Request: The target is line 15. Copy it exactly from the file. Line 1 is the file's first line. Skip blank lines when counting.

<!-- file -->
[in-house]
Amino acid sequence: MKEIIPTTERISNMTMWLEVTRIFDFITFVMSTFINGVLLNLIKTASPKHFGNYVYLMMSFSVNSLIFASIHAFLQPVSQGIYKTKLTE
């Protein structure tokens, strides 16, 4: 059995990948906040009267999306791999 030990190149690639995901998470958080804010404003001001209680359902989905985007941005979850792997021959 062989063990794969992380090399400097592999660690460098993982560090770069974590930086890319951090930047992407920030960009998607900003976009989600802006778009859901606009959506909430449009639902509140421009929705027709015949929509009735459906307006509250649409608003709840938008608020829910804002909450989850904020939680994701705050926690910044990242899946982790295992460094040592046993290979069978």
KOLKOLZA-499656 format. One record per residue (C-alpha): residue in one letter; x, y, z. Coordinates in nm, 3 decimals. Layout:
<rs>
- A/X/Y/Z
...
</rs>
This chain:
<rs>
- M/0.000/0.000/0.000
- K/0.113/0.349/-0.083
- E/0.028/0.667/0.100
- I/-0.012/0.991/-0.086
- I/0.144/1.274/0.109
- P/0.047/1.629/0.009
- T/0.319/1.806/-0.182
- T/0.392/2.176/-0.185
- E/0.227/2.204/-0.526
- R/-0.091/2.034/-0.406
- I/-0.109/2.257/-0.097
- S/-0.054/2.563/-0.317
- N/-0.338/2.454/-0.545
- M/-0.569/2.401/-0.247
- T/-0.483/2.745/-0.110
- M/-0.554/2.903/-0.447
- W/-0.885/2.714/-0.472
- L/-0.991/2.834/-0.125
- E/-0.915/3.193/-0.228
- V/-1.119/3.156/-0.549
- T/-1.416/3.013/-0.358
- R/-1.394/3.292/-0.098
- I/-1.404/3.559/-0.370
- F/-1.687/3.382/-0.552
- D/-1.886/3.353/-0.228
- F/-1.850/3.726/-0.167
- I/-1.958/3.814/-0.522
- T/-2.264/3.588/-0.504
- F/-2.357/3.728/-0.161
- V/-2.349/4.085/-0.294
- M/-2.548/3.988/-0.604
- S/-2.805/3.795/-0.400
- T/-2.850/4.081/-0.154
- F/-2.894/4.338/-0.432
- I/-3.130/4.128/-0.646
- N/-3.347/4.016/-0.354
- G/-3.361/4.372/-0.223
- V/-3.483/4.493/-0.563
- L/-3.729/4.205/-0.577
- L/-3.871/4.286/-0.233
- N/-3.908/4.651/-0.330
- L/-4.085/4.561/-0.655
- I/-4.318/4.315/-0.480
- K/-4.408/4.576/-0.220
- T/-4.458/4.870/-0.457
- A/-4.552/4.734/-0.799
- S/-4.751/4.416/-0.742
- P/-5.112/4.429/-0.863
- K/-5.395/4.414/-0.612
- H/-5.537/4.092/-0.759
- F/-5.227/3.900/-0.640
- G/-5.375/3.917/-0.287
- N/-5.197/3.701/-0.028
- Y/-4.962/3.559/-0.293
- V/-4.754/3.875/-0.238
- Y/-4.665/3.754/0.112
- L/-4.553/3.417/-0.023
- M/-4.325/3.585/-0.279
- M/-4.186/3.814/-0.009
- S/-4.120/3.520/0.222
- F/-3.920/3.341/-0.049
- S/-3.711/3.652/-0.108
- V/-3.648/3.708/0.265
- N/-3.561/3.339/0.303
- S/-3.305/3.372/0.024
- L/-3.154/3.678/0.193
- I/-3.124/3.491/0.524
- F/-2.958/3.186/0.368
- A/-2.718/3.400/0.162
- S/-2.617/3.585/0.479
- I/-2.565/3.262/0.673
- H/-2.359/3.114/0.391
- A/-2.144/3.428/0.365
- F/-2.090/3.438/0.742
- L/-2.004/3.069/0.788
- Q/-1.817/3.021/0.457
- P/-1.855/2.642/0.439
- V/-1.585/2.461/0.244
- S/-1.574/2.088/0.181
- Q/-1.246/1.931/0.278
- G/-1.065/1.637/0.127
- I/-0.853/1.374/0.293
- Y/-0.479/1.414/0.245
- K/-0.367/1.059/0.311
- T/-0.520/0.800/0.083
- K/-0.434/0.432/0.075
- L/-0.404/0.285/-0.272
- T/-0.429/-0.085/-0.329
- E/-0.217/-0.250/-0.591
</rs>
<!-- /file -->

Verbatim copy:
- I/0.144/1.274/0.109